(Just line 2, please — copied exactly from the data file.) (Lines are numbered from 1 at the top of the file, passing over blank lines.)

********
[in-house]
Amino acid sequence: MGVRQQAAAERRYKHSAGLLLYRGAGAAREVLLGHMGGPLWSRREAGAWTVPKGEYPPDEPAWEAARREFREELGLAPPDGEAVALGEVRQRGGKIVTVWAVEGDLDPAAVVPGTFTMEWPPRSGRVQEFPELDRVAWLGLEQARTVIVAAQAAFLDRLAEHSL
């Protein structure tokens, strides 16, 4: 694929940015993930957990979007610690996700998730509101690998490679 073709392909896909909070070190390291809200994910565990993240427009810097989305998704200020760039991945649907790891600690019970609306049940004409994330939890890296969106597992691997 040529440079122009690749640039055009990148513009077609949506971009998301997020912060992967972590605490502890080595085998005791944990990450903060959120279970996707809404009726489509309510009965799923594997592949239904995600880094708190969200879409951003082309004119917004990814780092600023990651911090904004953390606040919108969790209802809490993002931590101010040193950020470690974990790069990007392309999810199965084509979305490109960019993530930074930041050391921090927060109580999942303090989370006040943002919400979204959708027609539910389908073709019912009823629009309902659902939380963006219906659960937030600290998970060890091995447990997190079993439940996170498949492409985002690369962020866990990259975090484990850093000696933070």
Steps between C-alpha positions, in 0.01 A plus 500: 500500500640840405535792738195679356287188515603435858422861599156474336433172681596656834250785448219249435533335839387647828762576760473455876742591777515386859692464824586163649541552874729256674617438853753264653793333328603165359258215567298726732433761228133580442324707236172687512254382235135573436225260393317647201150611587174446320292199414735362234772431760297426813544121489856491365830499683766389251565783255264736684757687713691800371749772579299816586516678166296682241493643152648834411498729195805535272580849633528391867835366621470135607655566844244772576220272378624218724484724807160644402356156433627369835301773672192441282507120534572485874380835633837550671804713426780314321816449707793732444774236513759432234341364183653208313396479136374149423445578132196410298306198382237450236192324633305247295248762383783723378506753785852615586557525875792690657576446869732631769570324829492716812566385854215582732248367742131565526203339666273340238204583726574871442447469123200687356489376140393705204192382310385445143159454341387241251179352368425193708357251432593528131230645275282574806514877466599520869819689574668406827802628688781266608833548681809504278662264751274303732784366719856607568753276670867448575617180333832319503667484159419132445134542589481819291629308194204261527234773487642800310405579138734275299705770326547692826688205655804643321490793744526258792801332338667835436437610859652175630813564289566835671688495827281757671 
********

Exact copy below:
Amino acid sequence: MGVRQQAAAERRYKHSAGLLLYRGAGAAREVLLGHMGGPLWSRREAGAWTVPKGEYPPDEPAWEAARREFREELGLAPPDGEAVALGEVRQRGGKIVTVWAVEGDLDPAAVVPGTFTMEWPPRSGRVQEFPELDRVAWLGLEQARTVIVAAQAAFLDRLAEHSL